Goldberg also wrote about the general failure of the story mode in NBA 2K20, created by LeBron James’ company, for The Washington Post. The rest of the basketball simulation game shines, he says.
Also, coming up this weekend, the Circle will be in attendance at the Henry Street Settlement Block Party. This jamming community event features music, food, vendors, and raffles, and we’ll have members on hand to hang out, chat about games and our education efforts, and even to play a few games with anyone who stops by.
From Beyond The Circle
Kate Willaert, who creates deeply researched articles and video essays about games and comics at A Critical Hit, published a fantastic piece about a tremendously important landmark in gaming that, were it not for the efforts of a few stalwart preservationists, would have completely disappeared from gaming history. It’s called The Sumerian Game, and it was a piece of early educational software designed for students way back in 1964. By Willaert’s estimation, it’s the first narrative videogame ever created, using an IBM terminal and mainframe connected to a slide projector for still visuals and a cassette tape for audio—“This is the first cutscene,” Willaert writes. “The first unskippable cutscene!”—to turn kids into the ruler of a Sumerian city-state. Just as important is the fact that this forgotten landmark was written and largely developed by a woman, a school teacher from upstate New York named Mabel Addis. Be sure to head over to the article to find out the rest of the history behind this fascinating game.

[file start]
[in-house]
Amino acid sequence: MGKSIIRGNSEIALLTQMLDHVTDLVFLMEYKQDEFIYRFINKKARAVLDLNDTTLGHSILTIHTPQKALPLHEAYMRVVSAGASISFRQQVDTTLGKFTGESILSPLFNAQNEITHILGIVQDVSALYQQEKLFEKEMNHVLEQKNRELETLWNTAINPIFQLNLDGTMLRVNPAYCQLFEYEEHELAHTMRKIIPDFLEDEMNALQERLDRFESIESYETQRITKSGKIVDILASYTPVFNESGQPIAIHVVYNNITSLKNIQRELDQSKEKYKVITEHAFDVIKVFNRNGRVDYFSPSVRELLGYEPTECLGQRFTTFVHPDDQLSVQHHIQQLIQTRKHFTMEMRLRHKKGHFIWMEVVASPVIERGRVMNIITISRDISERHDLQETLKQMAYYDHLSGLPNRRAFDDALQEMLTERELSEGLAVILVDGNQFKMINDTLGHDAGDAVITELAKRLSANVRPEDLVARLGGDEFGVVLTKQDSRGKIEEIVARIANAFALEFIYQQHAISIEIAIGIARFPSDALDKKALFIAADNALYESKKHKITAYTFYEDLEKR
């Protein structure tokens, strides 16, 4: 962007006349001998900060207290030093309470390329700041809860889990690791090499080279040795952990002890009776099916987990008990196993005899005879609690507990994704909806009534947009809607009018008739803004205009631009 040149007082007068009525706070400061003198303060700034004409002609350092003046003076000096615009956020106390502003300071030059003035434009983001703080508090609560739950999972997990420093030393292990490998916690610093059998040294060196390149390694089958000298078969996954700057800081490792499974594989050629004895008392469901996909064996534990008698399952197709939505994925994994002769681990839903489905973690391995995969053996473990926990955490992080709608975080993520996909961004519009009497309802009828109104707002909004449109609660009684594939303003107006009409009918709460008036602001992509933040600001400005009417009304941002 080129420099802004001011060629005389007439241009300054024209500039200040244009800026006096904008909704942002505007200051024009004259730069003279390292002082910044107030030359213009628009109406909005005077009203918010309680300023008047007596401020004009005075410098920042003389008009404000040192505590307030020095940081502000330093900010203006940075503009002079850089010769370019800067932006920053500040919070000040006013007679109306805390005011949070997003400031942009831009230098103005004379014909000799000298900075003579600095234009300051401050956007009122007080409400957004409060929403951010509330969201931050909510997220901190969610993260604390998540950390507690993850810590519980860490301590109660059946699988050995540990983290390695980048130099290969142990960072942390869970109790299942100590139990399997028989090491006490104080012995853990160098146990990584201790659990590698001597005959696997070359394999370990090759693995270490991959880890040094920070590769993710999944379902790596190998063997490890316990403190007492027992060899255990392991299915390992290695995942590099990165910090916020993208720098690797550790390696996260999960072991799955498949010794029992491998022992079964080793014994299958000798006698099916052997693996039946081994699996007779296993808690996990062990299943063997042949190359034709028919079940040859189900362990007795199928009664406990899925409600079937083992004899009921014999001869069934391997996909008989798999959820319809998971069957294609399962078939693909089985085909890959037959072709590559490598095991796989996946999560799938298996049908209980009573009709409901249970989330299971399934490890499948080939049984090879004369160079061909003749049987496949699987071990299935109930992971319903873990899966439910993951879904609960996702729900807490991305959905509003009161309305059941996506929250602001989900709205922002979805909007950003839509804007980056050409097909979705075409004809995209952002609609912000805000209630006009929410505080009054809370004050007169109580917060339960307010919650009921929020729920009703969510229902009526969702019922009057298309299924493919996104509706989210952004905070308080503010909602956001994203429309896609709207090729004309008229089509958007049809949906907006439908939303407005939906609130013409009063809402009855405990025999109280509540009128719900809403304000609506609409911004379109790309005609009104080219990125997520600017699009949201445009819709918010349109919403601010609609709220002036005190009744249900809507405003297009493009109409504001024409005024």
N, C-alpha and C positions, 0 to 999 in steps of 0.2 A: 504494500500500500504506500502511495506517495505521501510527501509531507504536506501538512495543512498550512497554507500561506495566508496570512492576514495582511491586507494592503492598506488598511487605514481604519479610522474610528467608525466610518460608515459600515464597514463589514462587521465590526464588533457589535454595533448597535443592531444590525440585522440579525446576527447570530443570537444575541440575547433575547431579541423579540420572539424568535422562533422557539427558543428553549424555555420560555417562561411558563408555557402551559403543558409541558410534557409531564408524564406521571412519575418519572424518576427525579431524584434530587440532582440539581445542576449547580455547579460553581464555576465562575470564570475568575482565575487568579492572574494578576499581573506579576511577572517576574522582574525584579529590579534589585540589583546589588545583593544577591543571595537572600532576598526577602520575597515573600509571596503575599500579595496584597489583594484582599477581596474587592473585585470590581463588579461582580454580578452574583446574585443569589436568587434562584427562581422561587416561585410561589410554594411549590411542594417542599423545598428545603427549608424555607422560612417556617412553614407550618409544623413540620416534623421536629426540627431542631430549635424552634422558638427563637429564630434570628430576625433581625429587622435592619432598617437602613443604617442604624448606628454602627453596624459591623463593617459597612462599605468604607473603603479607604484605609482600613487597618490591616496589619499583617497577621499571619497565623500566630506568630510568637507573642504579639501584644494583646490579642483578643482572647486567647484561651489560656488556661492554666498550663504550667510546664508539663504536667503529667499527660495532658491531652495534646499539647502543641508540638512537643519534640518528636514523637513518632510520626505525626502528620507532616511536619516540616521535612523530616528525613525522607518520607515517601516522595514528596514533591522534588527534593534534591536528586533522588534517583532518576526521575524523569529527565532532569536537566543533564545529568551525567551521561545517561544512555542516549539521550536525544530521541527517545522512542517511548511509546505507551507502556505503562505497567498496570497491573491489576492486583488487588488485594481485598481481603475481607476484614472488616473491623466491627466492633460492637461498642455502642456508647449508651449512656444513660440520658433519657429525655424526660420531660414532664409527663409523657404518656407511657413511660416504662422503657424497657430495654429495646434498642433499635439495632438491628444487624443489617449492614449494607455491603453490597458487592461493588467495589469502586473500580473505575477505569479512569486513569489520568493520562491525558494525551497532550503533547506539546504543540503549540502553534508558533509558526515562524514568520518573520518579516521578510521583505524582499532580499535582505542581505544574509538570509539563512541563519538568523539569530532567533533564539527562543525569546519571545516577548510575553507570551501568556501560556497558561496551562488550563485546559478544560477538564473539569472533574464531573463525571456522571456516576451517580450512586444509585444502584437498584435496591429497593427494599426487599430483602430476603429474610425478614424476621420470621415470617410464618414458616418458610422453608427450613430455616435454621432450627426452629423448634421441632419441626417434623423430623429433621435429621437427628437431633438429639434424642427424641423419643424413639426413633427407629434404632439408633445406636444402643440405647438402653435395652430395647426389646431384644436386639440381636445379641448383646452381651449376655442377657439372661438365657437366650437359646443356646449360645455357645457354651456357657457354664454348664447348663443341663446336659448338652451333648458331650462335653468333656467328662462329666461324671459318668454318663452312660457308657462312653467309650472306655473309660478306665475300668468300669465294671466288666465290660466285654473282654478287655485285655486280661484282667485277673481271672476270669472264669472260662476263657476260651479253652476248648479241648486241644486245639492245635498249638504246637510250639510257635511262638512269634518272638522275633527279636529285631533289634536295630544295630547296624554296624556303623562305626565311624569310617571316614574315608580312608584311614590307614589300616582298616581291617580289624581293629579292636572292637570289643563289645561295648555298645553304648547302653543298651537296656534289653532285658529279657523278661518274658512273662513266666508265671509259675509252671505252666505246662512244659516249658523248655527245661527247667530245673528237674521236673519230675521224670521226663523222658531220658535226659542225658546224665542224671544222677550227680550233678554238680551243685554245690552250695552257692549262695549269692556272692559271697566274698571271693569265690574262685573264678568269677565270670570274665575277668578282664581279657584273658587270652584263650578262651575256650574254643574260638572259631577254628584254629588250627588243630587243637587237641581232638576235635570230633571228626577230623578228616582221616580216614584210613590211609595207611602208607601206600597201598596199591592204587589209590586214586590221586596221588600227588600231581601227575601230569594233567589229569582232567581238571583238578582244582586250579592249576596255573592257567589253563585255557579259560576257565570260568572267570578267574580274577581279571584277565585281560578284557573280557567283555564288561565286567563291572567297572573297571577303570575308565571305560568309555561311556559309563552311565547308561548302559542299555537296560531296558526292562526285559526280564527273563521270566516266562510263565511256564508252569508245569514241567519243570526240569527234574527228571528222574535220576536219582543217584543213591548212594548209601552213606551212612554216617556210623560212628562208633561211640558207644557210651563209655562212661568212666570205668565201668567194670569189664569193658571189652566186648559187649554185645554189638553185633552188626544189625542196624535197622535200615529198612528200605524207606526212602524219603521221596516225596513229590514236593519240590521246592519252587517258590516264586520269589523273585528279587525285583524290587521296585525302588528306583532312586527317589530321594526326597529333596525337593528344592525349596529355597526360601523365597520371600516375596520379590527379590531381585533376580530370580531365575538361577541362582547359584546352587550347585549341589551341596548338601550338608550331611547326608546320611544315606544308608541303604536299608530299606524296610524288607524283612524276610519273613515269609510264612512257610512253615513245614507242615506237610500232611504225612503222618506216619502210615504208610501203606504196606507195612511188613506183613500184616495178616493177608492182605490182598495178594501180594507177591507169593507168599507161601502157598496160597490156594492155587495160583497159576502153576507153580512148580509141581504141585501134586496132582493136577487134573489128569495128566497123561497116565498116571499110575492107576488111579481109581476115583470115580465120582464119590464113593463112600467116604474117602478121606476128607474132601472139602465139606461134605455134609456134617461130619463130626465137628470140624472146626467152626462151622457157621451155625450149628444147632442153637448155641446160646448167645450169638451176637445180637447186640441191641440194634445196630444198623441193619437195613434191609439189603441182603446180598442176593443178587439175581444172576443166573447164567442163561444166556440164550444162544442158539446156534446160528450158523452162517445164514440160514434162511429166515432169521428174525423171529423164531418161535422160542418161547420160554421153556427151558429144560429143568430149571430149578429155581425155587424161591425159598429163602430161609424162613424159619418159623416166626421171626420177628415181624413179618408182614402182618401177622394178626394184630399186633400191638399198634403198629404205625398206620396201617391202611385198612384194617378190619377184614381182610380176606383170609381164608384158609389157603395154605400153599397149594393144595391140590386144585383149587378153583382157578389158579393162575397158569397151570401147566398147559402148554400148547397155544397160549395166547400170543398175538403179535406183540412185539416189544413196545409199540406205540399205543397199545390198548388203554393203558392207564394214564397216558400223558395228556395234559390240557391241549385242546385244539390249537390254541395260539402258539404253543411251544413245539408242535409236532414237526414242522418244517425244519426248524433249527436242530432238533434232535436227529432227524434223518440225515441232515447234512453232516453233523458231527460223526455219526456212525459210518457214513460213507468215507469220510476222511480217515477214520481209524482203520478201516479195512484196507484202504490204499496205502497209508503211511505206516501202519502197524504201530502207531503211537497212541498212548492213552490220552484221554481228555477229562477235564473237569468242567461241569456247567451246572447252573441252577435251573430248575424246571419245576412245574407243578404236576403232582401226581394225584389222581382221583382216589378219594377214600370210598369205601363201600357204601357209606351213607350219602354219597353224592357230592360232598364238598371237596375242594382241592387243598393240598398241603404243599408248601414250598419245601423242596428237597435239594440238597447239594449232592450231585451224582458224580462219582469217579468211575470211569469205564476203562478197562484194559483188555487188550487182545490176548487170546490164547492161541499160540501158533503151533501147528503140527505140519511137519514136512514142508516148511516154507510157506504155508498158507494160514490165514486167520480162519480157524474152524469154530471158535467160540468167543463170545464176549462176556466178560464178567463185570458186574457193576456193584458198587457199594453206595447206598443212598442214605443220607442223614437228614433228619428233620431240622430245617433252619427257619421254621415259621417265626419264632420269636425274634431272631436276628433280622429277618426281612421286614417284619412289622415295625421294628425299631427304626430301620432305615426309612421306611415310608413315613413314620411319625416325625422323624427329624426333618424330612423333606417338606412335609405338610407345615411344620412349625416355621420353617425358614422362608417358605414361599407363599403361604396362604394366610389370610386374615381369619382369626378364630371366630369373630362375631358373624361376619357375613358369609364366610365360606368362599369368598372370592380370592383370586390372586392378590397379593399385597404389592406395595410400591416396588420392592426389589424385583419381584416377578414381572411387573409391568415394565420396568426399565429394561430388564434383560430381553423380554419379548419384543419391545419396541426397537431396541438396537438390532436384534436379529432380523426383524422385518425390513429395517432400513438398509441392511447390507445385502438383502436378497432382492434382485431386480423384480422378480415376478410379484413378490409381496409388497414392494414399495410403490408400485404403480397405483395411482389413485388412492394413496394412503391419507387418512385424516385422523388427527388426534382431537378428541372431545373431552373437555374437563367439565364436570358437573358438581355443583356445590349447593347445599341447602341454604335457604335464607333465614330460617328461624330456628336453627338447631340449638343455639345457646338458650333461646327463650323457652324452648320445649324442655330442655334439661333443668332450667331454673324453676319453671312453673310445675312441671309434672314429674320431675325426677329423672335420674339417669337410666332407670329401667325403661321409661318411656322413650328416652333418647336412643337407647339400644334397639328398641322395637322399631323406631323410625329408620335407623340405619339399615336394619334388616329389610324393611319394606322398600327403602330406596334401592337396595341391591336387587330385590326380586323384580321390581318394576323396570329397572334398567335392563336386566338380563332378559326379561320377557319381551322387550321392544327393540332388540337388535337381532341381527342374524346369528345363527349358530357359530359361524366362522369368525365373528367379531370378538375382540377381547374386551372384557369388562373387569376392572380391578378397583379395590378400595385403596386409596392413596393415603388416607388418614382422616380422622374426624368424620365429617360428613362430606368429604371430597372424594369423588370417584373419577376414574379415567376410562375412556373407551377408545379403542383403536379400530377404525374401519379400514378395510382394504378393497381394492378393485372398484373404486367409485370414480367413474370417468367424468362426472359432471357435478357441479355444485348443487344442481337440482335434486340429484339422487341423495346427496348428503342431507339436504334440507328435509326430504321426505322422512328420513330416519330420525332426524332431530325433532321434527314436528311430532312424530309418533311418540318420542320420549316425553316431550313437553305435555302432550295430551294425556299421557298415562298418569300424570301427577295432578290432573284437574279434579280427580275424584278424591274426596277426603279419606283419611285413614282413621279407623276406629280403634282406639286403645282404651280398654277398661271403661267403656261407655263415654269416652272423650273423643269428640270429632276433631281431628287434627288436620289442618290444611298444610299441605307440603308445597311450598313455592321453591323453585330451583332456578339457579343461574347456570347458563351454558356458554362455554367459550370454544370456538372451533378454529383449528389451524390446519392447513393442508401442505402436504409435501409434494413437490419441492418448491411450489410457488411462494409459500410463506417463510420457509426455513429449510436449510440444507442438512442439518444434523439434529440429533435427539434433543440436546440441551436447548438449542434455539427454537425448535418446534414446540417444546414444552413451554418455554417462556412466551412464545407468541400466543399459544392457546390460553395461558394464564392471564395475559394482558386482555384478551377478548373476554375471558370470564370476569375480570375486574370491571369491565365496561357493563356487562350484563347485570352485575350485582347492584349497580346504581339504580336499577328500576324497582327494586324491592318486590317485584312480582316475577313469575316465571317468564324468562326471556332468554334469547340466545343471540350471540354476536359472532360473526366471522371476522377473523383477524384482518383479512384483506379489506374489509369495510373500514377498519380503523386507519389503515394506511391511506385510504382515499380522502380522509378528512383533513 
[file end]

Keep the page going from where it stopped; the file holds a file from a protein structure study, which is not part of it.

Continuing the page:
This week, Kentucky Fried Chicken decided it would be great PR to get into the videogame space, launching a meme-filled Twitter account and announcing the upcoming release of a free advergame. But the wacky premise and high-production value of that game—a visual novel that lets players “date” an impossibly pretty anime version of Colonel Sanders—turned it into a viral hit not just on social media but in the games press as well. This prompted Ana Valens, writing for The Daily Dot, to argue that journalists have a responsibility to pass up these sorts of corporate stunts, which, at the end of the day, are still just carefully calculated marketing campaigns. This is especially true, Valens writes, when the massive corporate actor at the center of the story is tapping into a niche sub-culture like visual novels and dating sims, which often goes under-covered and has been such an important avenue of expression for marginalized creators.
Similarly, writer Jeffrey Rousseau put out a call to game developers to be better, in this case about building more inclusive character creators. Rousseau thoughtfully illustrated how this issue is way more complex than just equipping character-customizers with more skin tones (although that’s certainly a huge issue and easy place for the improvements to start). It also means filling games with Afrocentric hairstyles and, crucially, being more mindful about deploying lighting, particularly in these character creation screens, that properly illuminates melanated skin. It’s a great, vital read, and even ends with Rousseau’s recommendations for character creators that do well by people of color.
That’ll do it for this week’s Roundup. Thank you for reading, and we’ll see you next week!
Matt Gerardi is a writer from New York, the former games editor at The A.V. Club, and a member of the New York Videogame Critics Circle.